>And by the way....MFJ gets its money back by re-packaging the stuff as new and then re-distributes it. Is that right?<

::Could be, I don't know.  I don't work for MFJ.  But it is a nice policy.  Ten Tec allows users a "test drive" as well, where you can buy the gear and use it; if you don't like it, return it for full credit (within a short time period -- 30 days?  I forgot, but it's still a good policy).

My point was that users buying stuff "sight unseen" really have no idea what they're buying and might be very surprised to find the merchandise isn't anything close to what they pictured.  They should be entitled to return it in merchantable condition, within a reasonable time period (maybe 10 to 30 days) for a refund minus shipping costs, simply because they made a mistake.

We sell $100,000 systems and have a policy like that.  It's what makes or breaks a company in our particular trade, because not everyone in the world can fly into Hollywood for a demo.


Posts: 3018

« Reply #3 on: August 12, 2009, 05:53:15 PM »

Enter the name of a business to check out its BBB rating. A money back guarantee (except for defective goods) isn't required to get a good report.

The worst reports are mainly the result of firms ignoring customer complaints and the BBB inquiries about those complaints.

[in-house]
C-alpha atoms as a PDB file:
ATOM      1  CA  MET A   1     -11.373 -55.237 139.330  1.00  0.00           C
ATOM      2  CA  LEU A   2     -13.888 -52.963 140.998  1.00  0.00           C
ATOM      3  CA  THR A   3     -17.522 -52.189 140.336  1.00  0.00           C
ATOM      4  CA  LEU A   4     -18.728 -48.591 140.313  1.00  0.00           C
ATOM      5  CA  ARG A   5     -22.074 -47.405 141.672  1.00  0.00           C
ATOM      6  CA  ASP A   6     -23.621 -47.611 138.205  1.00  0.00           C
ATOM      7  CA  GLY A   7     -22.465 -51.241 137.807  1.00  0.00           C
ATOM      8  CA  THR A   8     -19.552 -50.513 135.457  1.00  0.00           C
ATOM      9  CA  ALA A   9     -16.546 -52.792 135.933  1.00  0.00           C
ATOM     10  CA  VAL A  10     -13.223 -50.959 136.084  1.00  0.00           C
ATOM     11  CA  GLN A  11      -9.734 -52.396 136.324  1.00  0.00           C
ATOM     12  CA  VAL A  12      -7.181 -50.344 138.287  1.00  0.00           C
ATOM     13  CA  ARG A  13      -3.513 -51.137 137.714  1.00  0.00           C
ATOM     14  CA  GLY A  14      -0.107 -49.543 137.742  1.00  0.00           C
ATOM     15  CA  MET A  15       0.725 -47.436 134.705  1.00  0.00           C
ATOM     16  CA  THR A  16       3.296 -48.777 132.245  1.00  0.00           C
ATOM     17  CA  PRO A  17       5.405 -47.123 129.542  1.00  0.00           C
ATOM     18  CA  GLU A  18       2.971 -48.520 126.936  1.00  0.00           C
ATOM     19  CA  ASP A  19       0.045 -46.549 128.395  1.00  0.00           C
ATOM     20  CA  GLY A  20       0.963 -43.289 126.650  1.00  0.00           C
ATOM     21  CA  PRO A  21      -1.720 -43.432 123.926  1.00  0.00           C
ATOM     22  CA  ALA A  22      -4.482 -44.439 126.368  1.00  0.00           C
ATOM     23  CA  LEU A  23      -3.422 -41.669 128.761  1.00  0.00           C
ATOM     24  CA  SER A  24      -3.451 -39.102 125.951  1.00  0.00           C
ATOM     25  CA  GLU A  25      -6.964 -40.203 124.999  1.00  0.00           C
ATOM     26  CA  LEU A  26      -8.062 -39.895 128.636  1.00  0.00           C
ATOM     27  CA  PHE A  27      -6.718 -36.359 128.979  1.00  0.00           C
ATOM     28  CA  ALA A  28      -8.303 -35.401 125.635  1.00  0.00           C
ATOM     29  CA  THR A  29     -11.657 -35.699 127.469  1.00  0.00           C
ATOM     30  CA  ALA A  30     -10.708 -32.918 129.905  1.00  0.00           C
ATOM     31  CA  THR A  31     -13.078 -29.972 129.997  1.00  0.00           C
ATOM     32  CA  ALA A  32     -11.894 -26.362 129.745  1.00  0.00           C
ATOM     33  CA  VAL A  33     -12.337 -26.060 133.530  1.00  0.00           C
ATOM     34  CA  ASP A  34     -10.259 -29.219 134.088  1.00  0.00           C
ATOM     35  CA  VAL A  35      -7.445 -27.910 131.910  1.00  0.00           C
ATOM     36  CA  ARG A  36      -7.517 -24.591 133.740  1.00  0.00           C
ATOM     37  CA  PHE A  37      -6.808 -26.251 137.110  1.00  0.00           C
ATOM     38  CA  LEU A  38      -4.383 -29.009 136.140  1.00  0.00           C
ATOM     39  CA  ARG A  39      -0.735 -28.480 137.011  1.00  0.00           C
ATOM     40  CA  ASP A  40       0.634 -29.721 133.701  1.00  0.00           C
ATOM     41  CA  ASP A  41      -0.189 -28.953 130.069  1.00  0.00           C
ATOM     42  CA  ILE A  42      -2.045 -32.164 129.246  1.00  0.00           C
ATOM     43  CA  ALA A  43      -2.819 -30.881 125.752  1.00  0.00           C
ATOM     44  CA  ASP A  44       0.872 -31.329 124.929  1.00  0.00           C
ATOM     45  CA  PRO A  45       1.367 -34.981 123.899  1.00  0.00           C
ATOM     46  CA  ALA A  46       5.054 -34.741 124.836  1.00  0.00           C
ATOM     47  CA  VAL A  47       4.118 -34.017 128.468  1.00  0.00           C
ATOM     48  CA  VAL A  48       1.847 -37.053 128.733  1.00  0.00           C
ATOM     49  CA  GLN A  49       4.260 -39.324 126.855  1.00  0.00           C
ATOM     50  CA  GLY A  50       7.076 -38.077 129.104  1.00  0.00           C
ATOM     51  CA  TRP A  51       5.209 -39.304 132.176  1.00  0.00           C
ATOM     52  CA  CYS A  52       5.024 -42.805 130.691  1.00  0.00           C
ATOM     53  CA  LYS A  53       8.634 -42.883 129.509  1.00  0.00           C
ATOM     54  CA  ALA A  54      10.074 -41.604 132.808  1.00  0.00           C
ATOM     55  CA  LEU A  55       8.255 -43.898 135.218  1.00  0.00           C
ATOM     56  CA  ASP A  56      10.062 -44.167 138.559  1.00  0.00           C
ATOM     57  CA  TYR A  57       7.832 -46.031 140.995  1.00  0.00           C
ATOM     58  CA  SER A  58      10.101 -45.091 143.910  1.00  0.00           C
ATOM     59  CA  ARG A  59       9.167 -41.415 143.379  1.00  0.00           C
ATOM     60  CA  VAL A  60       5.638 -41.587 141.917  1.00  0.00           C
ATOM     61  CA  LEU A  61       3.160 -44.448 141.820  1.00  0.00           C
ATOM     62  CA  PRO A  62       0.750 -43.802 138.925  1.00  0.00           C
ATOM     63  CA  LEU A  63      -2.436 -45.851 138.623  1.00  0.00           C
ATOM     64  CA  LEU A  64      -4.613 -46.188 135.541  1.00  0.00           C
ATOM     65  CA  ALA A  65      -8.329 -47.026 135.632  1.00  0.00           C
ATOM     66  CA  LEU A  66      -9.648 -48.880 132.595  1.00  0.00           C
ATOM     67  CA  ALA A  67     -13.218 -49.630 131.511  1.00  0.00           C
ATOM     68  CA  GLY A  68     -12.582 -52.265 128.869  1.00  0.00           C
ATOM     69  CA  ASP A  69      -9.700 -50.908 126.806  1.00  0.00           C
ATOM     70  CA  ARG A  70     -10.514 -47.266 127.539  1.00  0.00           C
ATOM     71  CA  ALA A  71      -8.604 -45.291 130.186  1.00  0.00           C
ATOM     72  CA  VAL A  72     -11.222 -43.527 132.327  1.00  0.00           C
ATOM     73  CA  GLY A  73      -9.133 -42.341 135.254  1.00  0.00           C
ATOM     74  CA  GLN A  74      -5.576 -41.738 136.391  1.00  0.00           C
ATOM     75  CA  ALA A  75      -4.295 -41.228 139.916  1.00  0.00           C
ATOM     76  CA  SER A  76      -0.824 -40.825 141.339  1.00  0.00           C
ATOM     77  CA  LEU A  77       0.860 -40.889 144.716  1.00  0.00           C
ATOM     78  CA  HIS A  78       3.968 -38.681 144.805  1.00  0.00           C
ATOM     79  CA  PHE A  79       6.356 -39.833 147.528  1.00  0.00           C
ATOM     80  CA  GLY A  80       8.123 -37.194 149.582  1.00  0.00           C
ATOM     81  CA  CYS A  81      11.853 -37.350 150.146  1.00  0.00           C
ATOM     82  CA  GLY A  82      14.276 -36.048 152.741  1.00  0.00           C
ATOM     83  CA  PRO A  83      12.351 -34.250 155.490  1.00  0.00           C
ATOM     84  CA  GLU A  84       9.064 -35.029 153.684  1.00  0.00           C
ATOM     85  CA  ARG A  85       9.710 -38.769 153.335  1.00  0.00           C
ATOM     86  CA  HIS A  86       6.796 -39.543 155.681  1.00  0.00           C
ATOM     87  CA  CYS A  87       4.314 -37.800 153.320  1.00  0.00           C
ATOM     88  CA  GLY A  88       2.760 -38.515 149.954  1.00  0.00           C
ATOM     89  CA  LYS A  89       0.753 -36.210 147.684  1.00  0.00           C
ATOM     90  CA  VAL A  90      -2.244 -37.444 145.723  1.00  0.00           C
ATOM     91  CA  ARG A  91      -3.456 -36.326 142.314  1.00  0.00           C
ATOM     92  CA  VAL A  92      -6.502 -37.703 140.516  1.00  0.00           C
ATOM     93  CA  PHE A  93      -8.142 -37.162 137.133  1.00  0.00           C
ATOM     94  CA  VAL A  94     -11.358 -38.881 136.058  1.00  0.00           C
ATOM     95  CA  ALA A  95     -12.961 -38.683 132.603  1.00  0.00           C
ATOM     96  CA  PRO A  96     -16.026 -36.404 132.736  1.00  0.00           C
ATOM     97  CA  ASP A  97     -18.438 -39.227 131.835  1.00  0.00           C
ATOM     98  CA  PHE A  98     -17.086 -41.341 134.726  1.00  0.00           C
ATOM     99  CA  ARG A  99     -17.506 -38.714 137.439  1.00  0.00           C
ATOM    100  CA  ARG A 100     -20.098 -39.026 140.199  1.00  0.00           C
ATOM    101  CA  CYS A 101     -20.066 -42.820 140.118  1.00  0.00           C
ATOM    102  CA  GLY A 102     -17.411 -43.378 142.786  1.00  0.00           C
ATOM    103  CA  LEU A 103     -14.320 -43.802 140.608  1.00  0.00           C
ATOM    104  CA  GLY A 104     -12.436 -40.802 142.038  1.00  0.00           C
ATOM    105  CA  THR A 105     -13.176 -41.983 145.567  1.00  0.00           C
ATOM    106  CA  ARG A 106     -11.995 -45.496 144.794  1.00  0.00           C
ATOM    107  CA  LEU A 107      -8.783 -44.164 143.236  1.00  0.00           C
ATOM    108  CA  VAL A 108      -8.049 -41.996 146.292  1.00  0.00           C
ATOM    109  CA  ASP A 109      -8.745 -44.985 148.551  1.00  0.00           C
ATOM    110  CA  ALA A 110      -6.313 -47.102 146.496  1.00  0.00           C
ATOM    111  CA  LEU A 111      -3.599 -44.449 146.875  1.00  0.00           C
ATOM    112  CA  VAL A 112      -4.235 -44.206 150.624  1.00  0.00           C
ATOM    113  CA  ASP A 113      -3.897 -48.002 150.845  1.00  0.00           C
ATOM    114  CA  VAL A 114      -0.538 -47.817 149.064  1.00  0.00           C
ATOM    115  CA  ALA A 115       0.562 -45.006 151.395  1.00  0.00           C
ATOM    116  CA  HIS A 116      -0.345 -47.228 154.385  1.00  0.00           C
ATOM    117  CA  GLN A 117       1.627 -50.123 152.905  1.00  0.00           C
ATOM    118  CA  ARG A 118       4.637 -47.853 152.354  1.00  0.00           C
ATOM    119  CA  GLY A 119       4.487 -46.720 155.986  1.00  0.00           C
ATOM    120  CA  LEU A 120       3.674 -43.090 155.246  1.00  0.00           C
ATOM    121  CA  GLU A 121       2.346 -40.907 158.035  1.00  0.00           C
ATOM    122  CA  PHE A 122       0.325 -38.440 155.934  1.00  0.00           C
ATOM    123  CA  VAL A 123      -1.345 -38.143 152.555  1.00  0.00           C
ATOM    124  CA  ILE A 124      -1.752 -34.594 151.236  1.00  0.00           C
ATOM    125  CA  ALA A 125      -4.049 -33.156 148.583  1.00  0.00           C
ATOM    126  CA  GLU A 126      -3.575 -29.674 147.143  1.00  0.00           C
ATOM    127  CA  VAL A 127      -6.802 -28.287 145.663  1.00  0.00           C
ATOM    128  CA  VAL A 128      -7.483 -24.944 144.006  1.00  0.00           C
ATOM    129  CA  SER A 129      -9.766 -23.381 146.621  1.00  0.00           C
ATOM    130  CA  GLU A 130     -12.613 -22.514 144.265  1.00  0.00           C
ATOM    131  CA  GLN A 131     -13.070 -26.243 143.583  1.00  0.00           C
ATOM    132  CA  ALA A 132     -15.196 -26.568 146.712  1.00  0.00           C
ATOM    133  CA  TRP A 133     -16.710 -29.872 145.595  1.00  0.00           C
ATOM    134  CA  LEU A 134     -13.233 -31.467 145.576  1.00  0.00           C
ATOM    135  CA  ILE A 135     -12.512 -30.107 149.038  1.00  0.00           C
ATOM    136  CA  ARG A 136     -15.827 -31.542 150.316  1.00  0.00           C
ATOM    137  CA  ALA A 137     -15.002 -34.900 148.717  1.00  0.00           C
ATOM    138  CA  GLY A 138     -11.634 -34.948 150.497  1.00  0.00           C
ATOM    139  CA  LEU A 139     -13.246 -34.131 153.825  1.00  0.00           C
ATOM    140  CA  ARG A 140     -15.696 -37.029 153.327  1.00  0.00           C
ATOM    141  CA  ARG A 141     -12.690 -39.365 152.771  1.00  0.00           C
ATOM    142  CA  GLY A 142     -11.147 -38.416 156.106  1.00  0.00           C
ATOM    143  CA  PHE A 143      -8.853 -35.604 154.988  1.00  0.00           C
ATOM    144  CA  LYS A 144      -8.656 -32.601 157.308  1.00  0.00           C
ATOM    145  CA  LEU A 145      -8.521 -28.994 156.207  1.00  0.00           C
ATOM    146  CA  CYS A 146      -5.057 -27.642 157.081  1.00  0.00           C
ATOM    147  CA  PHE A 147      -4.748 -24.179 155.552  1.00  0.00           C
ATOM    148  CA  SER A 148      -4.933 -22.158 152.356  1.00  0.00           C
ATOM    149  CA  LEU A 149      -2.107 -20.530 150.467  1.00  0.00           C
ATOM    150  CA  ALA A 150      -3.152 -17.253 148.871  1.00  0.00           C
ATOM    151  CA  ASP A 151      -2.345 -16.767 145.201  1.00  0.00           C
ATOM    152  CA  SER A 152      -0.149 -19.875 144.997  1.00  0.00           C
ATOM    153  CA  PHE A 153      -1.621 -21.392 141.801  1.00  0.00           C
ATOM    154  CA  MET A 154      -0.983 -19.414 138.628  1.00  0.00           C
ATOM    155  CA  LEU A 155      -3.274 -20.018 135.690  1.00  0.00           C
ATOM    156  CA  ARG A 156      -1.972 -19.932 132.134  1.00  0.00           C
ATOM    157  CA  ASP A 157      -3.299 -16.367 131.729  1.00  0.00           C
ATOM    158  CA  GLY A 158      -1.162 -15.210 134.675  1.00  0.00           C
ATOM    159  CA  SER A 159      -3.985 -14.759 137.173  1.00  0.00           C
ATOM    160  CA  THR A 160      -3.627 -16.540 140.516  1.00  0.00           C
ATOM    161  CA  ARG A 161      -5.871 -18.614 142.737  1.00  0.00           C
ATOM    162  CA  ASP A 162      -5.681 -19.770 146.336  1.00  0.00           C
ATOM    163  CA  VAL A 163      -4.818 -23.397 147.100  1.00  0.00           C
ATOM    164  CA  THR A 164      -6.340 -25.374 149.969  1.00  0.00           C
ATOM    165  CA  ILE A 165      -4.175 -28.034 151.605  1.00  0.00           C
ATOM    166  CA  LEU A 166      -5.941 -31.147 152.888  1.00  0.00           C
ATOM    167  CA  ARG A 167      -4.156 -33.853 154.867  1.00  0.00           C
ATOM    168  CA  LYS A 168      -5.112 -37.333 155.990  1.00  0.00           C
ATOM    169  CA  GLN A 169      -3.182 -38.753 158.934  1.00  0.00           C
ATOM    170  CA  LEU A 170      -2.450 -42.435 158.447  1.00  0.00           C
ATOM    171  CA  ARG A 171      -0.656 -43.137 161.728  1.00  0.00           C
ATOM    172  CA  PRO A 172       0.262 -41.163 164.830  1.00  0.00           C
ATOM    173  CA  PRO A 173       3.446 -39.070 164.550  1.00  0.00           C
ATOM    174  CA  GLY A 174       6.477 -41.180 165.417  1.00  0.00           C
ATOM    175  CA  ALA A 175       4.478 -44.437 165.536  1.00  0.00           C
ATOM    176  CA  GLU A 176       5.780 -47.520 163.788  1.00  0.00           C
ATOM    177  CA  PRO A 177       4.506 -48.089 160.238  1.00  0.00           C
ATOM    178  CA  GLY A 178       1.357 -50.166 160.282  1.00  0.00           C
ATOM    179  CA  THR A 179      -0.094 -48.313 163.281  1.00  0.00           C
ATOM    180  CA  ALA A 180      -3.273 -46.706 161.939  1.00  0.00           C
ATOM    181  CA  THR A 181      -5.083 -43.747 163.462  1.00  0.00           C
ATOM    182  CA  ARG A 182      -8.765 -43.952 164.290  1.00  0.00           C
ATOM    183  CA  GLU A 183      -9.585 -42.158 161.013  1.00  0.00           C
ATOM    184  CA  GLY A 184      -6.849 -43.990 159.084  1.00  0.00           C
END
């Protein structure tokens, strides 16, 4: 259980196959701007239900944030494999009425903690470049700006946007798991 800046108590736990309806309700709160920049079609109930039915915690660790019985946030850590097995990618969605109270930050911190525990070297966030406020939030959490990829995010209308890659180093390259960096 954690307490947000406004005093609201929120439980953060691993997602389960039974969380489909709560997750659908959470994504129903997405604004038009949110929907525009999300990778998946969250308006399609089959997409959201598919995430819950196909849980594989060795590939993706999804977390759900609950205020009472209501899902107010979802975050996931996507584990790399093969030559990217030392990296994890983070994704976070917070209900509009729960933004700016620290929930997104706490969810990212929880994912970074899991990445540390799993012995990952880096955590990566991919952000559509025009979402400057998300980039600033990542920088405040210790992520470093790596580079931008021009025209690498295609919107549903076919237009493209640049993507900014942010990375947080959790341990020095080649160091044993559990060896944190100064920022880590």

Posts: 5

« Reply #4 on: August 13, 2009, 09:11:54 AM »

bbb rating means nothing. They can't do anything to a business except in your eye and any business that joins them is wasting time and money. It doesn't give you any better customer service. Honestly I have felt for many years that it's all a scam to collect money from these businesses. Anyone can say anything they want either online or on their stuff about a business.

Posts: 3018

« Reply #5 on: August 13, 2009, 10:12:15 AM »

You are ALMOST totally correct.

Thru the 90s BBB were a dying remnant of small town America. Membership was falling. Local BBBs are franchises. Quality varies and most were in a survivor mode with most dues going to pay employees. BBBs were too small to tackle large, tough corporate scams. Furthermore they were giving A ratings to some of the sleaziest businesses who used their good rating to aid their scams.

Things have improved with the BBB Online Reliability Program (which is quite costly to buy into).

While high ratings can mean little, most firms with C's or less have serious problems, in my opinion. Like I said, you mainly get a bad rating by not responding to complaints from customers or the BBB.

Posts: 106

« Reply #6 on: March 07, 2010, 09:01:42 PM »

not having worked for the better business bureau let me say that my experience with them is a bad joke and a waste of time. the only reason they are still in business is because they take their sponsors money , just like  their clients take your money.  My bad opinion is reflected in many business owners opinion of them also .
The only time I got any action out of them was for a Comcast modem that Comcast turned around and billed me for 6 months after discontinuing service. Someone finally sent me a return label to send to THEM at BBB for an rma credit to my card. I have complained about movers and other people I have dealt with as a company myself .
Don't waste your time and don't use them for a recommendation.